Wednesday, March 24, 1999

Tango

Posted By on Wed, Mar 24, 1999 at 12:00 AM

About 15 years ago, well past the midpoint of his impressive career, Spanish writer-director Carlos Saura quit being a purveyor of a sort of post-Buñuel neorealism and became that guy who made those movies about dancing – vivacious coffee-table flicks crackling with the precise passion of clicking heels. Tango is another in the series, but separate from the others by dint of its Pirandello-like pretensions. It is, for better or worse, Saura’s 8 1/2 .

The suffering central artist is one Mario Suarez (Miguel Angel Sola), less creatively blocked than unlucky in love. The film, which takes place in Argentina, details his mounting of a new production, as well as a new protégée, Elena (Mia Maestro), who happens to be the lover of the show’s main backer, a burly Mafioso named Angelo Larroca (Juan Luis Galiardo). This is less a story than a line to hang the several dance numbers on.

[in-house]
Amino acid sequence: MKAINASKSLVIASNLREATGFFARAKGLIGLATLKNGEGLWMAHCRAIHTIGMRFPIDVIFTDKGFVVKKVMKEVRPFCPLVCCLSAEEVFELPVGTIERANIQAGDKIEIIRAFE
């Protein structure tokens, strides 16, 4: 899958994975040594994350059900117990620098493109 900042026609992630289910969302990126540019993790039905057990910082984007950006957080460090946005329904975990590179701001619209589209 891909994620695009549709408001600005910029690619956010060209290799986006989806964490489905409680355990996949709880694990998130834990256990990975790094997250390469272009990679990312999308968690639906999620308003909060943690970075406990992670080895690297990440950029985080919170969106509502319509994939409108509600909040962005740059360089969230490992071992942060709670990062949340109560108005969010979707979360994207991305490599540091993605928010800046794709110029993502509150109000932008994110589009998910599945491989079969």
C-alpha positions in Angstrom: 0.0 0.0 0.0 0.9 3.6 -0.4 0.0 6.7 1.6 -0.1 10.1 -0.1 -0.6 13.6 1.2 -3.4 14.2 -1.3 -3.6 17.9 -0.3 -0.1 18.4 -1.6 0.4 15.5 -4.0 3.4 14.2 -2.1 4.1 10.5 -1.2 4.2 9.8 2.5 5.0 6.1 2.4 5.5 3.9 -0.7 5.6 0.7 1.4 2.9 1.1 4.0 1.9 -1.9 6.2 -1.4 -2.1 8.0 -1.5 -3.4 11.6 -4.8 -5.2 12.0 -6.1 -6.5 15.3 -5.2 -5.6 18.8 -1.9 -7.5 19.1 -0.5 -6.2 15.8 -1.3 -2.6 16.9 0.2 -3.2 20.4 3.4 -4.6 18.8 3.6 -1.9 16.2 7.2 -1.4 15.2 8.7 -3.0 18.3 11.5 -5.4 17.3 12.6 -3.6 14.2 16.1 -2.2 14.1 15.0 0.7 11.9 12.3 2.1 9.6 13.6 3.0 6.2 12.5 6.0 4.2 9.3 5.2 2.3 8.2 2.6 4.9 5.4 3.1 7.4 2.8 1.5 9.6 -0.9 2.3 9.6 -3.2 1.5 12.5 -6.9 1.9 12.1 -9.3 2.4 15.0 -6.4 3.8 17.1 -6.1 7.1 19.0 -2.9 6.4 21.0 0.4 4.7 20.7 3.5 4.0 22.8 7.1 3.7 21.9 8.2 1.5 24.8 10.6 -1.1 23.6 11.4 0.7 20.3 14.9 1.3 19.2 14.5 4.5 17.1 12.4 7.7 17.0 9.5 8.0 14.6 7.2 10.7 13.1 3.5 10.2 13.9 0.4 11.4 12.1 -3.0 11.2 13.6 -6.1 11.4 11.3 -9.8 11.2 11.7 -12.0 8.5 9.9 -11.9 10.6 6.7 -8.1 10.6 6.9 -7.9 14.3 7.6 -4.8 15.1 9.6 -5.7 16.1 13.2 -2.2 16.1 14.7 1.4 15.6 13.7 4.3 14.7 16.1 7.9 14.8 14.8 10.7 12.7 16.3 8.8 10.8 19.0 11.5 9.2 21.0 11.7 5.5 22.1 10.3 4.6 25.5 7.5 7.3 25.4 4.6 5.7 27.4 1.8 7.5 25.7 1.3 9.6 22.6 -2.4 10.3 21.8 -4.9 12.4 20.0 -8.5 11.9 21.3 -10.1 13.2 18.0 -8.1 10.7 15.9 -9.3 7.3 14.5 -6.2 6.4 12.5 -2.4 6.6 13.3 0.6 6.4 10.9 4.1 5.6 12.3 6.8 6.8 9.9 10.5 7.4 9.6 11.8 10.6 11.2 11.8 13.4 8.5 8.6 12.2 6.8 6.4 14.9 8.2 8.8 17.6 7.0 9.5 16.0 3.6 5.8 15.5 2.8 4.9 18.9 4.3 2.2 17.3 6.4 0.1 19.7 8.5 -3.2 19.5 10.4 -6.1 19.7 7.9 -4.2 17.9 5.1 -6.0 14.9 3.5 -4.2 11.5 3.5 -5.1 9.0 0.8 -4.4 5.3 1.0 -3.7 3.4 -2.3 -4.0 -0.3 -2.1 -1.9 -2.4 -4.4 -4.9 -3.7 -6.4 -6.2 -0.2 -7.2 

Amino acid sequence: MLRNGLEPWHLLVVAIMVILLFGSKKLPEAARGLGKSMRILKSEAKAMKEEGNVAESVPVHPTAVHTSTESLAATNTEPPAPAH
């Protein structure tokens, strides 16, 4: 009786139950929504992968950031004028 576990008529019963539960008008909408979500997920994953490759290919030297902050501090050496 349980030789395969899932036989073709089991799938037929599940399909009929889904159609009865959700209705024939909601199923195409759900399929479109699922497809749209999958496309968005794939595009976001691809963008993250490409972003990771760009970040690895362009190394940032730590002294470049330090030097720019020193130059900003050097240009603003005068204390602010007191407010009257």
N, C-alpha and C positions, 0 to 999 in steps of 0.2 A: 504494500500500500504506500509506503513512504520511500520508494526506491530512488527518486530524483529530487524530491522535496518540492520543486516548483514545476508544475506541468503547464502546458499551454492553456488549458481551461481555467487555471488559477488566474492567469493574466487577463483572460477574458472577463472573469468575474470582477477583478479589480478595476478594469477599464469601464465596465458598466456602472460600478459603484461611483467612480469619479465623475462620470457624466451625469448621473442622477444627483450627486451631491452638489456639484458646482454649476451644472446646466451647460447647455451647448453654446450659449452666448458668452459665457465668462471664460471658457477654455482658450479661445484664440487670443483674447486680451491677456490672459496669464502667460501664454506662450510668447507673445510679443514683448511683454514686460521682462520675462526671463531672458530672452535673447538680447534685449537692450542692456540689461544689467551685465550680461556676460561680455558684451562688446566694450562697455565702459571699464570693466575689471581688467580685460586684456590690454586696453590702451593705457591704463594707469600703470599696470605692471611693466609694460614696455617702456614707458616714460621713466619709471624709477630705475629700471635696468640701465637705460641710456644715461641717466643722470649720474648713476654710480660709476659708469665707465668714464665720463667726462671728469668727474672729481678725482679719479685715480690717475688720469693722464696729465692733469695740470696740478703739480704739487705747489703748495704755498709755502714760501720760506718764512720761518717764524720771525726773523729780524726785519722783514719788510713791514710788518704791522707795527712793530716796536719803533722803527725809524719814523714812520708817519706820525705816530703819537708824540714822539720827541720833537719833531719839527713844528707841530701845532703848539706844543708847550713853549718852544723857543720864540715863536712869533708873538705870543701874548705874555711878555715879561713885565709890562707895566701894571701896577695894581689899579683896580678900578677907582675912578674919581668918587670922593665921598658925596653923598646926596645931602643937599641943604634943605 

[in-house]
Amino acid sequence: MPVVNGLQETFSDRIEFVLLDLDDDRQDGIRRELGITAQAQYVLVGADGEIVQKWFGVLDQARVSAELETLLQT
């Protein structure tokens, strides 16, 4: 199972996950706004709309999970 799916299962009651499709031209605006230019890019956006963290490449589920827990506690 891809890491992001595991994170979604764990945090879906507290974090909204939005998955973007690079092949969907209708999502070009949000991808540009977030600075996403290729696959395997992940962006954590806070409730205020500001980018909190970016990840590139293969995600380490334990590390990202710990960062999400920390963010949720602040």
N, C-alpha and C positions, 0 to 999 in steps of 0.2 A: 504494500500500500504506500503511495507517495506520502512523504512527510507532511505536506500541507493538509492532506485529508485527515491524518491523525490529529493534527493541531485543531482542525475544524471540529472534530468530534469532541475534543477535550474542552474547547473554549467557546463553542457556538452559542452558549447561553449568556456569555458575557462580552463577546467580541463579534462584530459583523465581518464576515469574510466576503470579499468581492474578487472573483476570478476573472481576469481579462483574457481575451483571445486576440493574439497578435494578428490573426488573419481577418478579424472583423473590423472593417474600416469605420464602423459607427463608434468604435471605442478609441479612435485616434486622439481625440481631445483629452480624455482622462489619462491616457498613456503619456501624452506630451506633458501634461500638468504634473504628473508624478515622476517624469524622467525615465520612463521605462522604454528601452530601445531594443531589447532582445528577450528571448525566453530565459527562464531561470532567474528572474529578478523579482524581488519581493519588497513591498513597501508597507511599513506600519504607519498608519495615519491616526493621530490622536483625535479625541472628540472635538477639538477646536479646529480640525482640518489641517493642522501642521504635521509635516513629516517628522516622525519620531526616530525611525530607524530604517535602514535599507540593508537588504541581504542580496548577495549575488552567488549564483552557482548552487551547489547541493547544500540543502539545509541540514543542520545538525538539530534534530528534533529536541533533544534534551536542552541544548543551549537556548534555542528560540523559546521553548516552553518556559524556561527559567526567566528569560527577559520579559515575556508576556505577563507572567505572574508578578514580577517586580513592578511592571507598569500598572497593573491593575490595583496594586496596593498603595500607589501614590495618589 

Fortunately the tangos are both melodramatic and sensual, an enticing combination of high art and cheap thrills. And we get all the variations: the expressive solo, the suggestive duet, the swirling latticework of an ensemble, filmed in austere silhouette or lurid color, framed as tableaux or in our face.

The thin storyline is thickened by the fact that we’re cued at the beginning to view the film as a fiction being devised by Mario. It opens with a man at a desk reading a script about a man at a desk reading a script. Saura’s handling of this device is less than rigorous and for long periods the film plays out like a conventional drama – between the dances – with just brief jolts to remind us that nothing here is necessarily real.

This is the type of film that usually gets pegged as a meditation on the intertwining of art and life, but on that level Tango is fairly sophomoric. Saura has developed, since his interest in dance has come to the forefront, into a first-rate director of classy surfaces. And with the acclaimed Vittorio Storaro handling the cinematography, Tango has some of his classiest surfaces yet.

Richard C. Walls writes about film for Metro Times. E-mail letters@metrotimes.com.

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